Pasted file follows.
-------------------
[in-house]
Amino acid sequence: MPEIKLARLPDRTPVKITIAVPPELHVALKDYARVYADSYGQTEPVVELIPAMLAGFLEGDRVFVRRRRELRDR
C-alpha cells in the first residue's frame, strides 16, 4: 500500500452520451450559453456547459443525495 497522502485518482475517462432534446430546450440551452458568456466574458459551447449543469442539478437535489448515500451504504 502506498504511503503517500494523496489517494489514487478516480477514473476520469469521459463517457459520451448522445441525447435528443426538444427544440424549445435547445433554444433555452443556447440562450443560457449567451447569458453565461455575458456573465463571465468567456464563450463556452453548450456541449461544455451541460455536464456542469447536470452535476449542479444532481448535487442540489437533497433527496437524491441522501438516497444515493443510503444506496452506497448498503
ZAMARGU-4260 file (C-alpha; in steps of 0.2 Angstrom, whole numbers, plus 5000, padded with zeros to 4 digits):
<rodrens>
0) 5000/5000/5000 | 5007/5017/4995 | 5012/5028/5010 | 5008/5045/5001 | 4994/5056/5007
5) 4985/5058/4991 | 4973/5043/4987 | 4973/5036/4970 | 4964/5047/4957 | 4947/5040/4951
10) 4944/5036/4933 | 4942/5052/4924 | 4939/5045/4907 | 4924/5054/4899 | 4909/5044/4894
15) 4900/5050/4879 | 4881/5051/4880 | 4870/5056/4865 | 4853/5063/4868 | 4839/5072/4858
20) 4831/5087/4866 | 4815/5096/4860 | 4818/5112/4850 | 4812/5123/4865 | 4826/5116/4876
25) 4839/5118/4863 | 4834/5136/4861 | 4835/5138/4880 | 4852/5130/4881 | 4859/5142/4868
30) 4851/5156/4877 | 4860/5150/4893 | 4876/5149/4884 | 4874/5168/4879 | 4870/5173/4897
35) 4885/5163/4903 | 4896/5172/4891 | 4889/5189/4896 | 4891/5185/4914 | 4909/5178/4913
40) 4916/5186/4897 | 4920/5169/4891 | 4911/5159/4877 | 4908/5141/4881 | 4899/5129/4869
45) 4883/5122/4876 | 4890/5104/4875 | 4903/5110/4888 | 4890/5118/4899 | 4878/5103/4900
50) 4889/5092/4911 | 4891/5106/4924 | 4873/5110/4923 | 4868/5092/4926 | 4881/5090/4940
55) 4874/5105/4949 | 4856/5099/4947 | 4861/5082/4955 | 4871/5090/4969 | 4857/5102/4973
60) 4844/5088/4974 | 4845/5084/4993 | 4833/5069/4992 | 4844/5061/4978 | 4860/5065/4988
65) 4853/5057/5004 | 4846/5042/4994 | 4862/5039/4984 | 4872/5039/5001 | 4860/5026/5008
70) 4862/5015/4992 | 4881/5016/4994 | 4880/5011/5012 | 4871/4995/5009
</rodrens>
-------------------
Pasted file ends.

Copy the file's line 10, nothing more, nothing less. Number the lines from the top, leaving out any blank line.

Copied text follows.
20) 4831/5087/4866 | 4815/5096/4860 | 4818/5112/4850 | 4812/5123/4865 | 4826/5116/4876